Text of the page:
We made a short stop in Hanoi before our cruise around Ha Long Bay and Bai Tu Long Bay. What did we do in the short time frame we were there? Eat, of course! Actually, that was pretty much all we did. There are plenty of Vietnamese joints in Vancouver and pho is considered the norm, so we were stoked to taste authentic Vietnamese food.
The obvious choice when in Vietnam.
While most North Americans eat pho after a night of hardcore partying, the locals eat it for breakfast. Pho in Hanoi tastes completely different than the ones in Vancouver. A mutual friend, who is Vietnamese herself, says that apparently most Vietnamese restaurants in Vancouver serve southern cuisine, with very few serving northern cuisine. Northern Vietnamese food is on the savoury or saltier side, while the southern flavors are on the sweeter side. So if you think you’ve already tried pho in North America, give it another shot in Hanoi because it’ll be something new! I found that the pho in Hanoi tasted much better and I wasn’t dying of thirst afterwards (result from the MSG-loaded pho back home).
2. bun bo nam bo
It’s kind of like beef pho, but only with a teeny tiny bit of broth- lettuce, bean sprouts, garlic, fried scallions and some pickled fruit on vermicelli, topped off with some grilled beef.
The go-to place in Hanoi is called, you guessed it- Bún Bò Nam Bộ, on 67 Hang Dieu. It’s a small hole-in-the-wall place and you’ll have to squeeze in with the locals for a seat at the long table. They serve only ONE dish; so you bet they’re good at what they do. The price for a meal is very cheap at 2.50USD a bowl.
3. banh mi
Banh mis. Banh mis everywhere. There’s a banh mi stand literally every corner you turn. We lost count of how many places we tried but our favourite was from a stand called BomBop. Their bread was very crunchy with a soft center, and they didn’t cheap out on toppings. Cleanliness and hygiene isn’t the greatest as with most Southeast Asian places, so it’s not uncommon to see vendors wrapping banh mis without using gloves. We also saw a HUGE beetle (or cockroach lookalike? not sure what that was) crawling by the veggie toppings at one of the more popular stands. We didn’t get sick in Hanoi though!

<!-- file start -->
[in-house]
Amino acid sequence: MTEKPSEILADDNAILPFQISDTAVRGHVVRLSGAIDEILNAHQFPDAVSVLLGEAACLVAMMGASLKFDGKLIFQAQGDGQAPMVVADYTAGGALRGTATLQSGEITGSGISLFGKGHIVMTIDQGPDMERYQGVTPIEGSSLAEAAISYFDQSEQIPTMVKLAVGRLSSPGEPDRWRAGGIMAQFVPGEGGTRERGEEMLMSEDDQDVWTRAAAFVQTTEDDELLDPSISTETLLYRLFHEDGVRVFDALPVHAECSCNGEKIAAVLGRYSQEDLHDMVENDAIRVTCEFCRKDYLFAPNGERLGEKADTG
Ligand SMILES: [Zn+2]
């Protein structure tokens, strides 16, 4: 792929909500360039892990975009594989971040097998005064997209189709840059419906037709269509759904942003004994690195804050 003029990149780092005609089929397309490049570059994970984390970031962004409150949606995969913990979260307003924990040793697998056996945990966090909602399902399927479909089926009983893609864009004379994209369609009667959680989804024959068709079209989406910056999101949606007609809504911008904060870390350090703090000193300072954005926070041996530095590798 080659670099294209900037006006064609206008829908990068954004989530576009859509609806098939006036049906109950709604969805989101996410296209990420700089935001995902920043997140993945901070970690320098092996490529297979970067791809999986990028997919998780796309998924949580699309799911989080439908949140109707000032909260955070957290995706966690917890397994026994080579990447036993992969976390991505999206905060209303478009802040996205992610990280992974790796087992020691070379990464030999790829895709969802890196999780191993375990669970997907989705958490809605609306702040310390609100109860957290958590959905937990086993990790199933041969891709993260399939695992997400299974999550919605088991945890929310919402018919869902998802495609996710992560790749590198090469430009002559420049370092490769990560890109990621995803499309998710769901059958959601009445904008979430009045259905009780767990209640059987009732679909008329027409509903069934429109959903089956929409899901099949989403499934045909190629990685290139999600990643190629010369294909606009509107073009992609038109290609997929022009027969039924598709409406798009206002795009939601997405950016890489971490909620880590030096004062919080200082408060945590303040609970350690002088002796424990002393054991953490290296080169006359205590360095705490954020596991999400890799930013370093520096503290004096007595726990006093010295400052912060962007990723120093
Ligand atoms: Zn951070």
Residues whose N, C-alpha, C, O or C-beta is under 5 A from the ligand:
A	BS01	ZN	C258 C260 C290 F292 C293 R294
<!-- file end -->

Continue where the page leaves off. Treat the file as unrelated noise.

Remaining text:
4. mexican coffee buns
If you’re a pastry addict like me, you’ll thank me for this one. Mexican coffee buns or Rotiboys, actually have nothing to do with Mexico as they originated from Malaysia! Topped with coffee streusel, these are around the size of your palm with a buttery filling. After going days without pastries, I was so excited to see a Papparoti stand! For less than a dollar each, they are served hot from a giant oven with different flavors to choose from. Not gonna lie, but this was my favourite part about Hanoi. I ate 2-3 chocolate rotiboys everyday!
5. egg coffee or cà phê trứng
I hate coffee. I never drink coffee and I’ve never liked it. But this egg coffee is something else! The birthplace (and the go-to place) of Hanoi’s very own cà phê trứng is called Cafe Giang on 39 Nguyen Huu Huan. These guys blend in sugar, eggs, cheese, and condensed milk among other ingredients into brewed Vietnamese coffee to create this little cup of delight. It’s probably not the healthiest but as a coffee hater, I loved it!
There’s also Cafe Pho Co where you can sip on your egg coffee with a view of Hoan Kiem Lake. You’ll have to climb up a few flights of stairs but it’s a very relaxing place to chill out.
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